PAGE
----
Some bands, like blink-182, thrive on the challenge of being full-grown, responsible (if somewhat disgusting) adults whose songs willfully enter the adolescent mind. They're good at it, they don't try to be anything more, and fledgling rockers and pop enthusiasts love the crunchy guitars, singalong lyrics, and quick fade-outs. Go Kart Go, a San Francisco-based rock three-piece created in 1997, attempt the same conceit with significantly less success on their third album, Flying. The opening title track is their best attempt, a three-plus minute pop song crammed with breakdowns, dime-turn dynamics, and hard-hitting drums. Then, on songs like "Future X Girlfriend," the beautiful loser lyrics and Goo Goo Dolls-style rough croon of Eric Anderson wear the radio pop sheen thin. His voice is more adult contemporary than angsty teen, ruining the Kevin Army (Green Day) production. Finale "Public Display of Rejection" ties Go Kart Go to the punk canon with self-deprecating lyrics of on-air love expressions to a pop radio DJ. If it didn't seem like a ploy for local radio play, it would fall in with the best of punk's joke/mocking songs.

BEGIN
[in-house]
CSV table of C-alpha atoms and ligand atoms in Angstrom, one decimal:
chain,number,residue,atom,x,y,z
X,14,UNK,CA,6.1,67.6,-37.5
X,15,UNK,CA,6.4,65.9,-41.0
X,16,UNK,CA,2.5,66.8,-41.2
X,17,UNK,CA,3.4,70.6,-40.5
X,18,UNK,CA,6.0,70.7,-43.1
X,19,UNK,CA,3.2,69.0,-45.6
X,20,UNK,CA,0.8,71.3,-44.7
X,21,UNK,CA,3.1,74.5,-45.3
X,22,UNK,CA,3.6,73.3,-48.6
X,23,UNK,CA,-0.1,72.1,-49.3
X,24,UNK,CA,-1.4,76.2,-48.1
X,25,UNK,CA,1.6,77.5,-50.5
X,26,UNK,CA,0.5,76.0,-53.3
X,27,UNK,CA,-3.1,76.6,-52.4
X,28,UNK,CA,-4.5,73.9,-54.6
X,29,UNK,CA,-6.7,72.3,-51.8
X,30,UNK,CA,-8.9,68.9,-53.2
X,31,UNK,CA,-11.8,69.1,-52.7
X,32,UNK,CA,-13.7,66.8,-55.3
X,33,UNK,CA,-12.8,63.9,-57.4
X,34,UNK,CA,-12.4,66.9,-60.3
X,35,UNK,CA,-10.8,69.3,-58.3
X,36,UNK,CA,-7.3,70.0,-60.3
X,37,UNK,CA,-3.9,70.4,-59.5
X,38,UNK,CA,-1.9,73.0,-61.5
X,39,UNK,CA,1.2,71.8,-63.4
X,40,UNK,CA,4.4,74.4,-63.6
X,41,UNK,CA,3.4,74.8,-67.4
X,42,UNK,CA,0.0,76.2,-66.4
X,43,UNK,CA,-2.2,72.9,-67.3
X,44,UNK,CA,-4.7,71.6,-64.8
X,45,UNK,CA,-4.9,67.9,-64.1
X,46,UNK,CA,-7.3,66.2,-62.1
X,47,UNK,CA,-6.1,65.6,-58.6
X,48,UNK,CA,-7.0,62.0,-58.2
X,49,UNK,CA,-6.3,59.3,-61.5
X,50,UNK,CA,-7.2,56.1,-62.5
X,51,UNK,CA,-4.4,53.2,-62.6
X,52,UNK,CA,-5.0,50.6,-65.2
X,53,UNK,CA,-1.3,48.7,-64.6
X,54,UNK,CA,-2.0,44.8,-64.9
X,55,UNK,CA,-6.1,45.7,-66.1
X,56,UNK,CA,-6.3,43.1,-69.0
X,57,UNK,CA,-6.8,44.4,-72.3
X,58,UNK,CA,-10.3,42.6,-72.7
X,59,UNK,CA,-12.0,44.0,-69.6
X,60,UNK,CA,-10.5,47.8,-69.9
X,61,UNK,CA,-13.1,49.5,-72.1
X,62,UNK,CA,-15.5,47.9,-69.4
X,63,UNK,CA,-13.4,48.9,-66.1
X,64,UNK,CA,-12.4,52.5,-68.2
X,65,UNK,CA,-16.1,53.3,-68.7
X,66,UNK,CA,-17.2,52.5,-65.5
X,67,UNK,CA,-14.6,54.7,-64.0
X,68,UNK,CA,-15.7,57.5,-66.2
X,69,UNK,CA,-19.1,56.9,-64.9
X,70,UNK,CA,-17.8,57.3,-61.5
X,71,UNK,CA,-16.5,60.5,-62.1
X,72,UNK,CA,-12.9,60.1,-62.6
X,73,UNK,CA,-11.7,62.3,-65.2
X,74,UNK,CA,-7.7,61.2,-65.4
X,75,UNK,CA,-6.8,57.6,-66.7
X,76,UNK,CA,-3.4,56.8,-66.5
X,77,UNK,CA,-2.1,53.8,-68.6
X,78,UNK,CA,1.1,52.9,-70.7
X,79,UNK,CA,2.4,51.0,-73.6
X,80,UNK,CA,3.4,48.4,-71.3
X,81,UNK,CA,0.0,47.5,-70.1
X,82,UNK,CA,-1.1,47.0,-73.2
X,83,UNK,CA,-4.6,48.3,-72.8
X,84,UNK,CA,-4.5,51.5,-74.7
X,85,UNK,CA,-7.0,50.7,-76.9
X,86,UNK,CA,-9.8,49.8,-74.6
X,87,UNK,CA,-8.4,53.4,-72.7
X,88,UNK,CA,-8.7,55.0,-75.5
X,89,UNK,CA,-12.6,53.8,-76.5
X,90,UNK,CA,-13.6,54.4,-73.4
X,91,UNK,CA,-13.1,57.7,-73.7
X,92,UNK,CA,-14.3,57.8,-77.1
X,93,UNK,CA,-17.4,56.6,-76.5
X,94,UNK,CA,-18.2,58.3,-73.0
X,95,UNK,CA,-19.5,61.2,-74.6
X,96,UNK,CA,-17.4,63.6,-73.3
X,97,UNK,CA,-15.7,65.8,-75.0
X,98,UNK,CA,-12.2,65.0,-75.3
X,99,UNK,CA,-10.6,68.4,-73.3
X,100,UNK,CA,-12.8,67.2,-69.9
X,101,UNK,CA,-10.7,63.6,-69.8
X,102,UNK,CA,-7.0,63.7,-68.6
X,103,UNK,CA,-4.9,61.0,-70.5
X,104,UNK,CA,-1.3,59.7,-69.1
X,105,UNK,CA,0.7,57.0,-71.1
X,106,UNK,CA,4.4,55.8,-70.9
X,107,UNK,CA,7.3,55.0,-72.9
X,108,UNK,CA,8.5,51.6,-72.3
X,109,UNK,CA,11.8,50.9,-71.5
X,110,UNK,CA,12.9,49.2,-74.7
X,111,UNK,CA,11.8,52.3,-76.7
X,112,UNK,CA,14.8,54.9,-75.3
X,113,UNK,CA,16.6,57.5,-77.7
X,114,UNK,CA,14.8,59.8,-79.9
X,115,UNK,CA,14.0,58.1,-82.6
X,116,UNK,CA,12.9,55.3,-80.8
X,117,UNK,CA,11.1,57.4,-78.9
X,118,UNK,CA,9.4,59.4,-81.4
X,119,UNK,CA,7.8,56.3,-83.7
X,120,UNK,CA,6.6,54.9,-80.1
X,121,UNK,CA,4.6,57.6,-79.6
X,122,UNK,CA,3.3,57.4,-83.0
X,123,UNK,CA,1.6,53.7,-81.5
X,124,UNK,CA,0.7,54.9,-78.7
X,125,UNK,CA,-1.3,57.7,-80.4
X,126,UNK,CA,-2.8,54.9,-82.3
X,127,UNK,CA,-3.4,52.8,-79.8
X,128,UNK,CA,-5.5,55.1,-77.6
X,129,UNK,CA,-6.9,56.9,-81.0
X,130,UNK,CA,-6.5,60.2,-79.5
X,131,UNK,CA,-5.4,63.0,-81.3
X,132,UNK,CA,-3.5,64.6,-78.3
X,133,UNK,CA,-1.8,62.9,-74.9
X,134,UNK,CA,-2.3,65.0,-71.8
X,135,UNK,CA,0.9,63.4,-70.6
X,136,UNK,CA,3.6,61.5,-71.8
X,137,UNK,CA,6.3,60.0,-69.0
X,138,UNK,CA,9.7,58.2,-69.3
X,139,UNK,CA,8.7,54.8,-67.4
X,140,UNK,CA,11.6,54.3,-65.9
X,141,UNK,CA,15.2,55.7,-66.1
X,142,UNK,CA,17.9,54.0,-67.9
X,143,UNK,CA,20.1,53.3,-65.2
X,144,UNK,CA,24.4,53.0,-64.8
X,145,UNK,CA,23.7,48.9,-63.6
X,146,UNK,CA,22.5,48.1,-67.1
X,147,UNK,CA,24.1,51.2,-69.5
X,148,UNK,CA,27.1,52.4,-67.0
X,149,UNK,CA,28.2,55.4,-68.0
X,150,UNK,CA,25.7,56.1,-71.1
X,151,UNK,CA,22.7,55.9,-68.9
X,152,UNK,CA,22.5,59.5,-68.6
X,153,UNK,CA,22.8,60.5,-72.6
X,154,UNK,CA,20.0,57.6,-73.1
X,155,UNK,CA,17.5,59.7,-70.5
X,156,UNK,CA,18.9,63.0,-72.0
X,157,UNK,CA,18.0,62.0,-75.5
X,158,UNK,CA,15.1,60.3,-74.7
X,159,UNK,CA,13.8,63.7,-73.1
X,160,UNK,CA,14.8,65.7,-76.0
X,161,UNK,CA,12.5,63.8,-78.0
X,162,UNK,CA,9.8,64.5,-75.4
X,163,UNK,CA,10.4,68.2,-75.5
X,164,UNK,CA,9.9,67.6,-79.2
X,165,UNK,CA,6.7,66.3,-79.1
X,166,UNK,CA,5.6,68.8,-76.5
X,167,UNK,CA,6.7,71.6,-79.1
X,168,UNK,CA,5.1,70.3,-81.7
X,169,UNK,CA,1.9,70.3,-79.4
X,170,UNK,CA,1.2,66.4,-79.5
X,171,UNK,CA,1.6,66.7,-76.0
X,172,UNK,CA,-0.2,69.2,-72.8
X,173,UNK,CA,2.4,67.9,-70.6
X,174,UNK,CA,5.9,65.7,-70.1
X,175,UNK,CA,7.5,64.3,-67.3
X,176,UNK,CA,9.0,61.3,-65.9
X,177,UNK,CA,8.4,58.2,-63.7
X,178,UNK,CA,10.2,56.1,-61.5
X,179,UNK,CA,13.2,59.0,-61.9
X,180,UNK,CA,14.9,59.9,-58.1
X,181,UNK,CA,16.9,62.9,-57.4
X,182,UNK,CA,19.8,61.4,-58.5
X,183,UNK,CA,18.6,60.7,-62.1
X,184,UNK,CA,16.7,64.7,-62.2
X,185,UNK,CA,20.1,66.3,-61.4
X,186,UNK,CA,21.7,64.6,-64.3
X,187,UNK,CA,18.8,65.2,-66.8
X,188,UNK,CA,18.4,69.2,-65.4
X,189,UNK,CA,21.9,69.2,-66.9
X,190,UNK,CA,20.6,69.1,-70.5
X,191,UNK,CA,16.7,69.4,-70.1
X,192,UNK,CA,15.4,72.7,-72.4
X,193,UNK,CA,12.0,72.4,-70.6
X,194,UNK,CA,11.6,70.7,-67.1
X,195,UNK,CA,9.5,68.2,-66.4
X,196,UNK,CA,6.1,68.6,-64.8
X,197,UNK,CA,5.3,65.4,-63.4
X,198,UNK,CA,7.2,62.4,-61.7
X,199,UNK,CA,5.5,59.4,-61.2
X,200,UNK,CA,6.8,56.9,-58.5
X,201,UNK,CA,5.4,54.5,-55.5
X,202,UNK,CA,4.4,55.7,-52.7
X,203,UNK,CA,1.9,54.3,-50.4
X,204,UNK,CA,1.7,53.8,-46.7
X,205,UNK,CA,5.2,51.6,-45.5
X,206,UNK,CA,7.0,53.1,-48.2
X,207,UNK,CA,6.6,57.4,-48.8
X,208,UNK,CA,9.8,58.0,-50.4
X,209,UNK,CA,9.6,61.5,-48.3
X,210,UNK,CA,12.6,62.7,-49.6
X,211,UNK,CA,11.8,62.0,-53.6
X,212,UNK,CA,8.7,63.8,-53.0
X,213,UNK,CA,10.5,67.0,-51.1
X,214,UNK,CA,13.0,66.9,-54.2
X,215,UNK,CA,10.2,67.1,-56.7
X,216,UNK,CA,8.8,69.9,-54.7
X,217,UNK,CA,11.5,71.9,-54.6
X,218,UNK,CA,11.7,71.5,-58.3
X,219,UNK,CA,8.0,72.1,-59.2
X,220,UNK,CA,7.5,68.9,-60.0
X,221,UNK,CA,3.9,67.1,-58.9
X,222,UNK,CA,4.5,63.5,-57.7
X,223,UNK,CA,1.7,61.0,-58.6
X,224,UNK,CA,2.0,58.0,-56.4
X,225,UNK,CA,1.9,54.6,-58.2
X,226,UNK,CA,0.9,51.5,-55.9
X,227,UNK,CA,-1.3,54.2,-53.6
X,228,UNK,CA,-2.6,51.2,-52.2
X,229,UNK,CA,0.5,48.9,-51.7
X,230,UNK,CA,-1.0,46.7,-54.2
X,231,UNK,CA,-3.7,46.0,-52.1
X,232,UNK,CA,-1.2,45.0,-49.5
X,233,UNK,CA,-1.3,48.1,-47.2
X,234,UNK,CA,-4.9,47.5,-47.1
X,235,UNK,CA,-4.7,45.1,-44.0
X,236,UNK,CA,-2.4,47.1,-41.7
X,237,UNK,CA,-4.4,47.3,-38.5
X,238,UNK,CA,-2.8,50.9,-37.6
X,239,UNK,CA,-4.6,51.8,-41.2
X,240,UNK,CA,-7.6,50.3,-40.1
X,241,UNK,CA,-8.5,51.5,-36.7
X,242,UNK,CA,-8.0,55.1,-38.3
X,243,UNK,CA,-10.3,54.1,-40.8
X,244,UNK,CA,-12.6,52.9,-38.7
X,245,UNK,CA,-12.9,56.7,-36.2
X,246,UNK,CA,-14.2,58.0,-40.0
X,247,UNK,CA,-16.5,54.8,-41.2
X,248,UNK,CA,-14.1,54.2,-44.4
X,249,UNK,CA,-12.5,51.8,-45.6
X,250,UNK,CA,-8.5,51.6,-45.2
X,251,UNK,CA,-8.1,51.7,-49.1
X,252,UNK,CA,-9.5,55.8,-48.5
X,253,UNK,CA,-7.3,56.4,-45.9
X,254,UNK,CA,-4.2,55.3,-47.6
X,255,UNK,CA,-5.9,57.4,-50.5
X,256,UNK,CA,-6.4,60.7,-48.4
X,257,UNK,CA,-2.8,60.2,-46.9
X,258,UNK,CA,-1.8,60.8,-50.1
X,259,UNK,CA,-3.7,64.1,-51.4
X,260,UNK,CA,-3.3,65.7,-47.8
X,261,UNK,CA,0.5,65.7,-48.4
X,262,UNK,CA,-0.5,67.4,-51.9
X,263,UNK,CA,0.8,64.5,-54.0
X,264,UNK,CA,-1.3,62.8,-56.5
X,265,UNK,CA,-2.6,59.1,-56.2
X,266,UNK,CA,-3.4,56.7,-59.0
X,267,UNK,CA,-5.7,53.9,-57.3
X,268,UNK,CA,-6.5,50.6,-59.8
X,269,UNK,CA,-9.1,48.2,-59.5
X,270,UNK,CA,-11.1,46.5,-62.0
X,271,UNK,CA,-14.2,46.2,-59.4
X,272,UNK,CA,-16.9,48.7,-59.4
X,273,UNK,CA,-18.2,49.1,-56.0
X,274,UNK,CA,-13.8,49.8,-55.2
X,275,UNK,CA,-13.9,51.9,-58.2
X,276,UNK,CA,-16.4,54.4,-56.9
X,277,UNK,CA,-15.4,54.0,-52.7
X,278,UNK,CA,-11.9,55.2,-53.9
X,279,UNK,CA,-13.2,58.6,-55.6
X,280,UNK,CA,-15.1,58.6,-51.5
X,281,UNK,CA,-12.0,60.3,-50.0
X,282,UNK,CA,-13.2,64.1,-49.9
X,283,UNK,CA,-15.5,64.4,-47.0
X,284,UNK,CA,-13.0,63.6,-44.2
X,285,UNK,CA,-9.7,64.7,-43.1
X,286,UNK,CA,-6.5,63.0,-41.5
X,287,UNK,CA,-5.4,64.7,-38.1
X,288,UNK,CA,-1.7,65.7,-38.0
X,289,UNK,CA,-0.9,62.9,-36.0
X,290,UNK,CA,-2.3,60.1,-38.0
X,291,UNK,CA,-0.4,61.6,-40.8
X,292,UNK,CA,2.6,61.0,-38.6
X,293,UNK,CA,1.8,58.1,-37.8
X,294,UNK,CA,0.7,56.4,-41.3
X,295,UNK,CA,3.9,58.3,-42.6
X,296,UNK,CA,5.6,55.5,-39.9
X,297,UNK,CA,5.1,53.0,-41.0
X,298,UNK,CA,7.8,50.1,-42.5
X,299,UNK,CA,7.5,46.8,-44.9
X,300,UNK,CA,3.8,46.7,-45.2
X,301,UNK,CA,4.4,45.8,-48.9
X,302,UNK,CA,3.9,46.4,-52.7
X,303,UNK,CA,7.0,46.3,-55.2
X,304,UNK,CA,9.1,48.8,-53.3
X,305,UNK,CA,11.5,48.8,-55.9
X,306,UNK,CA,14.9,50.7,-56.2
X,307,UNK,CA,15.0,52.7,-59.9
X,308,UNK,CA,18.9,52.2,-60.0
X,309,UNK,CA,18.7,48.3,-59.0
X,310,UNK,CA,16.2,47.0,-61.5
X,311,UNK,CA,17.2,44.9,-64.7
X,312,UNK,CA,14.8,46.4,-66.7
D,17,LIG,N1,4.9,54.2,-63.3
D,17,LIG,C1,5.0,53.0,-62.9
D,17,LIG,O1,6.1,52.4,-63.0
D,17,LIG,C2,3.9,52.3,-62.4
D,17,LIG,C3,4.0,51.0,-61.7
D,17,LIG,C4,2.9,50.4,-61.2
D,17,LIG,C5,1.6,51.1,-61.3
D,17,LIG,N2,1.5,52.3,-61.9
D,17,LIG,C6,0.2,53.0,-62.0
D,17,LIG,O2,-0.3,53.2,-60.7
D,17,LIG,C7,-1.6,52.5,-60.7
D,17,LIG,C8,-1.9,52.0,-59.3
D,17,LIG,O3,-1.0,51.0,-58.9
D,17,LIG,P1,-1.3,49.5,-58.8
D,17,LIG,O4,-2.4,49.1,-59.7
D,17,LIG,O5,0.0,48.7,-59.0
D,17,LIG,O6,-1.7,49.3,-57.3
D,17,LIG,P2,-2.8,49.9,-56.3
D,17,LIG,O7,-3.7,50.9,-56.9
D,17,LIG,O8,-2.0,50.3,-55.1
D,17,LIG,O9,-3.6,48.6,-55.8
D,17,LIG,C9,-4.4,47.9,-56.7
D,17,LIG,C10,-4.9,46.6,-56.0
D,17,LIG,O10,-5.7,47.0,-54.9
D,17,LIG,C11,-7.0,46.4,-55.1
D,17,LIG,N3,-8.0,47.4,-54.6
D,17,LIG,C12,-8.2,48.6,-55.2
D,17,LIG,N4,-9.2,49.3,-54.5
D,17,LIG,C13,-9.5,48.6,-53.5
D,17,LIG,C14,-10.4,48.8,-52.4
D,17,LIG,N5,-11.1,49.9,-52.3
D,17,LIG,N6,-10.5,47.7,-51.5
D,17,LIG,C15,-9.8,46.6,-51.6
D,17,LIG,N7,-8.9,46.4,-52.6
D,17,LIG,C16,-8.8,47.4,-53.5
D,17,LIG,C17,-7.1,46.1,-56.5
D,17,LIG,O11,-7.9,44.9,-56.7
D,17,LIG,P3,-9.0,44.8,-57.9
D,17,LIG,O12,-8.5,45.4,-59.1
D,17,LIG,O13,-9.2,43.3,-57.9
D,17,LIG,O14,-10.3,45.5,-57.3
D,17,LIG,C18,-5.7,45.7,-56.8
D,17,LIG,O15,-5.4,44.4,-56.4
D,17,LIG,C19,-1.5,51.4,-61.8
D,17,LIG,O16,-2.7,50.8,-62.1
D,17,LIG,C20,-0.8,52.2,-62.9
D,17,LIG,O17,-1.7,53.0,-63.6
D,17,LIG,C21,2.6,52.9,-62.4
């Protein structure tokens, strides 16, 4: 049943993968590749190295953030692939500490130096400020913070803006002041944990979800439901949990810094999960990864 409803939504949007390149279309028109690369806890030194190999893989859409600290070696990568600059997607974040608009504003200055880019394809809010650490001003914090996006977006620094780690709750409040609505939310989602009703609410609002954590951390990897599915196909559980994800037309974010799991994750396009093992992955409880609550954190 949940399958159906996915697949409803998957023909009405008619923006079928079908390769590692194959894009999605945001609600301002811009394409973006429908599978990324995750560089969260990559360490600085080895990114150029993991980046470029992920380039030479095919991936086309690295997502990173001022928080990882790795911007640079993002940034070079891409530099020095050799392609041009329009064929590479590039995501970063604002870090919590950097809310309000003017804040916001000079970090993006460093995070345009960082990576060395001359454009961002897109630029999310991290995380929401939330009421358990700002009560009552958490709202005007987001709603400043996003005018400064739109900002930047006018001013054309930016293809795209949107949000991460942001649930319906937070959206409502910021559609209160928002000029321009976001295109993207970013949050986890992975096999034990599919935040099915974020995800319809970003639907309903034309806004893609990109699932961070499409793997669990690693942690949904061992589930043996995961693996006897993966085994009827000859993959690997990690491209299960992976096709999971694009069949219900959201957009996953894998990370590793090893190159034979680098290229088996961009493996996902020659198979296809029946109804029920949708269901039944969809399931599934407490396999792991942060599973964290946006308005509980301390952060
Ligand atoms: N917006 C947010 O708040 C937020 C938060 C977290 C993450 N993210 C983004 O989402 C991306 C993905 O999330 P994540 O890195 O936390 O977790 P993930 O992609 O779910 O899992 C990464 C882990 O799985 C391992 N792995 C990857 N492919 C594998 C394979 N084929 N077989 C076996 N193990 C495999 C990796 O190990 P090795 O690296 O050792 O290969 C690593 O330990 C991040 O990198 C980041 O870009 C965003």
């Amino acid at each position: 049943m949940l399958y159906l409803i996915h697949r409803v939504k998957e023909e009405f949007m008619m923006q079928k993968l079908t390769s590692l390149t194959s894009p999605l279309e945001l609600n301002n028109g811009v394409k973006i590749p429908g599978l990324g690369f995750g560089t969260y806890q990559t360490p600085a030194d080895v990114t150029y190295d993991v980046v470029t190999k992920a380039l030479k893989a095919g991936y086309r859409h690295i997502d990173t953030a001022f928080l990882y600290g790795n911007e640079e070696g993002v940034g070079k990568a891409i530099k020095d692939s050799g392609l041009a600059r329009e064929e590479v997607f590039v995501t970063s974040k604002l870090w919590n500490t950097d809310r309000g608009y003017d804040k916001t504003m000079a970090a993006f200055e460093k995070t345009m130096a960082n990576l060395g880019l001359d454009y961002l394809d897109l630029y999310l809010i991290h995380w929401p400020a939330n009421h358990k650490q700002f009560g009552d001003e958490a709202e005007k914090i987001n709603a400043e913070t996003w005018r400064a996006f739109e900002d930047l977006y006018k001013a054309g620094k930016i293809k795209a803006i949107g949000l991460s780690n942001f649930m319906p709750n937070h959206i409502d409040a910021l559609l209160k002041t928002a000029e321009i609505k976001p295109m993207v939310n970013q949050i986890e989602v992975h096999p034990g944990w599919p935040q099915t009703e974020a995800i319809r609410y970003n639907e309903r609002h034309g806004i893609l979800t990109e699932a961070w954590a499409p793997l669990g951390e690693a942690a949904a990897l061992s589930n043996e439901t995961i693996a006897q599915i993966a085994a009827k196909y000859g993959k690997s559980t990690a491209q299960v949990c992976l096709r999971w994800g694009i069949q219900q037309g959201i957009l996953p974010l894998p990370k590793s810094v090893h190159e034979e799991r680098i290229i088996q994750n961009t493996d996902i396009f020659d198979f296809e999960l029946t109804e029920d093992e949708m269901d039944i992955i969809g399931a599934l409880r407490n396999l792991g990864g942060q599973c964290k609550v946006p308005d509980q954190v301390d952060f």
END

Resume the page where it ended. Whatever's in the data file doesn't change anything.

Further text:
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AllMusic Review by Daphne Carr